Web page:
It seems to me I heard somewhere that SPeacock wrote in article
>This is Saturday. If you haven't dropped in on your friendly cardiologist
>as an emergency walk in by now, you are into testosterone induced
>denial. Don't wait for Monday's office hours, and don't go loping
>around the neighborhood in the meantime to see if you can 'run it off'.
>If you have a wife, tell her exactly what you told us. If she has any
>backbone she will nag you until you show up at the doctor's door or,
>better yet, drag you there kicking and screaming.
>You might post this over on sci.med.cardiology and let those folks have a
>whack at it if you don't believe what you have read here. But I'd do that
>posting after you see YOUR doc first.
As one who reads both newsgroups *and* as one who has been kicked in the
solar plexus by a heart attack, I urge you to follow the advice: get to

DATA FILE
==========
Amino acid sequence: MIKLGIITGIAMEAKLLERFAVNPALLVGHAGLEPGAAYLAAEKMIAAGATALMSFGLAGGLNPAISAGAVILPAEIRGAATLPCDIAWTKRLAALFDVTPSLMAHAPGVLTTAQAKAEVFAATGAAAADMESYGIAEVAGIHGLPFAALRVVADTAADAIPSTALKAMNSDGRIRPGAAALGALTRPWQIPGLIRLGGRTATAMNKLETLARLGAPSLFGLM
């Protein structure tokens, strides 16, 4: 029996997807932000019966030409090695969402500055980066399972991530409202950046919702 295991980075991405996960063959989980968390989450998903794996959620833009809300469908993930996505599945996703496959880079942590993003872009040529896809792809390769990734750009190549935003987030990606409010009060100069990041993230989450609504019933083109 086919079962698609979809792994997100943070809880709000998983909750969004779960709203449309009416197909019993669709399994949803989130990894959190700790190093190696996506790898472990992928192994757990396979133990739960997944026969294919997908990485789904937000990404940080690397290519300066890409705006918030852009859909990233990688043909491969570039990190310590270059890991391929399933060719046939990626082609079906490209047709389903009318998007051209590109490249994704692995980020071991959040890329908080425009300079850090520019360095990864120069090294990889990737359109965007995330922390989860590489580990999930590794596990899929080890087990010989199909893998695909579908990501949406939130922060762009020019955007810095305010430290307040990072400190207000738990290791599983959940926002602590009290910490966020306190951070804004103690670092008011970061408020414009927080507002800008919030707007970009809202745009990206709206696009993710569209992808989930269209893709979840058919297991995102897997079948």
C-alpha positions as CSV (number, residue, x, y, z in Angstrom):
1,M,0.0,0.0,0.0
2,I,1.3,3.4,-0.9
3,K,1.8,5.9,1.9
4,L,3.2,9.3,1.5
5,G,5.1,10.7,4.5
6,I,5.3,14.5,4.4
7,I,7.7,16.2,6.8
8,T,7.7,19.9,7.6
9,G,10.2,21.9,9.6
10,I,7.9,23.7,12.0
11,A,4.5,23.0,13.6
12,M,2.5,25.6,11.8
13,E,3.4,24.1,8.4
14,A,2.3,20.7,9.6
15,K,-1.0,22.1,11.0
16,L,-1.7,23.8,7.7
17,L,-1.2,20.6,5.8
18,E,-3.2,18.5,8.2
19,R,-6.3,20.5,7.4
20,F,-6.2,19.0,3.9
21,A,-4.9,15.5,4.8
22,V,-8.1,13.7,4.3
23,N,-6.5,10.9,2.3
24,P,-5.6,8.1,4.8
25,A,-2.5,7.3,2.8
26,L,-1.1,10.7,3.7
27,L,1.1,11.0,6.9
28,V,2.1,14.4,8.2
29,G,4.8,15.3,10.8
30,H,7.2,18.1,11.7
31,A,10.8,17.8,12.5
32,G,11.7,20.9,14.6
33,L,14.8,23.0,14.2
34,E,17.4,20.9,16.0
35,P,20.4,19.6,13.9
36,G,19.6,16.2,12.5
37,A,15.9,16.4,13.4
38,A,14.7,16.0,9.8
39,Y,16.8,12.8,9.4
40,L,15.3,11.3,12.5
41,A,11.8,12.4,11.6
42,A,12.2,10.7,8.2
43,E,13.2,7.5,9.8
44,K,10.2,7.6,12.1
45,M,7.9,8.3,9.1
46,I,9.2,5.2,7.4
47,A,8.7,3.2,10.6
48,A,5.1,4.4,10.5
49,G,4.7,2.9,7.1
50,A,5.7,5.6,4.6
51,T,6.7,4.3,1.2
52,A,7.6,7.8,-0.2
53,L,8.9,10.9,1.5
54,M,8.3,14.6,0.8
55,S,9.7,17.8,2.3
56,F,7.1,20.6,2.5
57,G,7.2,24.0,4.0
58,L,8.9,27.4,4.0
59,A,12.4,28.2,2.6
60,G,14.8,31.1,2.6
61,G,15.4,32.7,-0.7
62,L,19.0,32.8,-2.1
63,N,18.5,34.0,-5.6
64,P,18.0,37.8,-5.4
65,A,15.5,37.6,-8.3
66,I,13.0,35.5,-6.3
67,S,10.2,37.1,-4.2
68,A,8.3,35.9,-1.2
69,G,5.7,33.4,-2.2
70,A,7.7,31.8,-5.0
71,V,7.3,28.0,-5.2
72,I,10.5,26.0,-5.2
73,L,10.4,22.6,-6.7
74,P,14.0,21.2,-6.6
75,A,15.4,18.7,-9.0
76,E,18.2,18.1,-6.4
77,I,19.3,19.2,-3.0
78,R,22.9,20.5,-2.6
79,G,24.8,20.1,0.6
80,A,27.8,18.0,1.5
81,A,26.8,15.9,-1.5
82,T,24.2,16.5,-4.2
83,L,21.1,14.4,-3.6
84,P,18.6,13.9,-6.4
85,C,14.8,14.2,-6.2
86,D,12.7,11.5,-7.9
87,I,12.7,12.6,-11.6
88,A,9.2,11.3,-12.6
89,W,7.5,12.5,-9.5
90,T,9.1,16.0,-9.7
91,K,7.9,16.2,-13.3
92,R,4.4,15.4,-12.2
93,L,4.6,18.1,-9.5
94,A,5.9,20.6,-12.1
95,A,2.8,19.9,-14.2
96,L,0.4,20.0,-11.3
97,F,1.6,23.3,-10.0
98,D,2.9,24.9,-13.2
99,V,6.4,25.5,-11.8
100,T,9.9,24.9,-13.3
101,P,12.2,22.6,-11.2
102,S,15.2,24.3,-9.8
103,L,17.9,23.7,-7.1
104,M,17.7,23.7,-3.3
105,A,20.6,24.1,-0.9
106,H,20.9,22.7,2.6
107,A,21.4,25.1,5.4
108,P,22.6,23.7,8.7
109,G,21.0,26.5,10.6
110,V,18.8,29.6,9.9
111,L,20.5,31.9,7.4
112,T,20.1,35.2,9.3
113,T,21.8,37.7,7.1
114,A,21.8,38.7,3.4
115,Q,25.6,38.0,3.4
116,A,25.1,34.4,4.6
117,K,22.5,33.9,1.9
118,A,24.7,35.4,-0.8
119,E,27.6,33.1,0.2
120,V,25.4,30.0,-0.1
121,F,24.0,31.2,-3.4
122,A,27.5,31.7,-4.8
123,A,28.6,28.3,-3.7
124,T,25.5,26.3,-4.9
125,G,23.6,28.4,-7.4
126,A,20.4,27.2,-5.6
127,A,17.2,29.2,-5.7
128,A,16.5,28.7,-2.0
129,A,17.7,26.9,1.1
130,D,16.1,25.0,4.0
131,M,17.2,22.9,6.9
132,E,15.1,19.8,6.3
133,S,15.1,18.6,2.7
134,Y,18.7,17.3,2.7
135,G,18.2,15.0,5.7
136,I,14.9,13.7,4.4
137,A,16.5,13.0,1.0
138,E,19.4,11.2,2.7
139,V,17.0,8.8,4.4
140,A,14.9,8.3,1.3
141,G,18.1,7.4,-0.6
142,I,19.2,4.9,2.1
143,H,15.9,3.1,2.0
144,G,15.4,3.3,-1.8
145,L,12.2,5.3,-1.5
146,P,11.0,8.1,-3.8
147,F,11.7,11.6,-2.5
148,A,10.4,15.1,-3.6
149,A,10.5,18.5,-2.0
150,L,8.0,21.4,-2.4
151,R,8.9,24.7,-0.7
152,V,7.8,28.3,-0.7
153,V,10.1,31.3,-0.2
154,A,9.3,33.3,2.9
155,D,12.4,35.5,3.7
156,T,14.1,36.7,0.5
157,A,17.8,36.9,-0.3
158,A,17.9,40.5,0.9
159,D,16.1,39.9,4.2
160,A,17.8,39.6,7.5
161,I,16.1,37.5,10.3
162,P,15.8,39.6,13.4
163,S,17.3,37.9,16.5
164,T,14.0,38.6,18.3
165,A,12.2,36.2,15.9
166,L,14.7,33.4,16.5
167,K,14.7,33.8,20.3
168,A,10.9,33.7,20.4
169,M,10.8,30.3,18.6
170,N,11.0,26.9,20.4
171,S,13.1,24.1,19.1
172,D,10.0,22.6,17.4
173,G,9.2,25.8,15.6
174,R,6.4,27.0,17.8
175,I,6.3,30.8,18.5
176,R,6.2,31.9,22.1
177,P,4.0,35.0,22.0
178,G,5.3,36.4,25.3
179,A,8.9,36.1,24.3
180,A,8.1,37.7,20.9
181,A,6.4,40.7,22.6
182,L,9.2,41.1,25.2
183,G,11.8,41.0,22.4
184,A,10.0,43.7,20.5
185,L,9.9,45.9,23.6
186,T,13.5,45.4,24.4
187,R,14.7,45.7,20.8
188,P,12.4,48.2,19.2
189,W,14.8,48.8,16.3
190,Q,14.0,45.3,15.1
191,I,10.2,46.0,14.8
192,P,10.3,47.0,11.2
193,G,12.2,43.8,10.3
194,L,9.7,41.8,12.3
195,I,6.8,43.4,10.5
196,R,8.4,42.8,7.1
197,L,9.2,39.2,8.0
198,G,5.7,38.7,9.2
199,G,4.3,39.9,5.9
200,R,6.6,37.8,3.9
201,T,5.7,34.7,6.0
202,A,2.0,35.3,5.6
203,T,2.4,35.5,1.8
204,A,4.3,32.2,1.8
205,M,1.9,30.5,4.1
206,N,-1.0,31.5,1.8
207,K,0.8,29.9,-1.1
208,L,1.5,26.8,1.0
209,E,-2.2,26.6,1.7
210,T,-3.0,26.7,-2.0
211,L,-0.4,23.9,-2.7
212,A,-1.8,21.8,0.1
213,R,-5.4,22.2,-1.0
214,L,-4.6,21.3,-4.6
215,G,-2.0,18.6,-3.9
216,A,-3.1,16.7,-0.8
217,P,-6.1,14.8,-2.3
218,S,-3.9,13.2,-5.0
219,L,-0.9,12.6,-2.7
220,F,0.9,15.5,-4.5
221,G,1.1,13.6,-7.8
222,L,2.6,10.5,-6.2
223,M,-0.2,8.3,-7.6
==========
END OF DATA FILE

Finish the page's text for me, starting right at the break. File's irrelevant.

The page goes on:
a cardiologist as quickly as you can get to one.
>> Anybody got any ideas about this one?
>> I'm a 41 Year Old, 12st, experienced runner, resting heart beat 50. I
>> train 7 days a week. Distances between 3 and 6 miles. Been running
>> since a ***ager. I know that I will ultimately visit the doctor with
>> this on. I've never had anything like this happen before and there is
>> no evidence of Heart problems in my family.
>> The last 3 days the exact same thing has happened to me. I set off
>> steady (7:30 mile pace). I have a Heart Monitor collecting stats every
>> 5 seconds. At around the same point during the run (3/4 mile), I get a
>> sudden chest pain on the left side. I have to stop running immediately
>> and walk slowly. The pain immediately goes away. If I start jogging
>> the pain starts again as my heart beat rises. This next bit really
>> freaked me when I realised what was happening. When back home I
>> checked the Heart Monitor (Polar S610). My heat beat rises steadily to
>> high 160s then suddenly DROPS to 85-90 for 5-10 seconds and then back
>> up to 160s. The first day that this happened, I thought it might have
>> been because the chest belt might have slipped. But as I have said,
>> this exact phemomenon has happened 3 days running. Any comments
>> greatfully welcomed.
Old marathoners never die, they just fade away in the long run.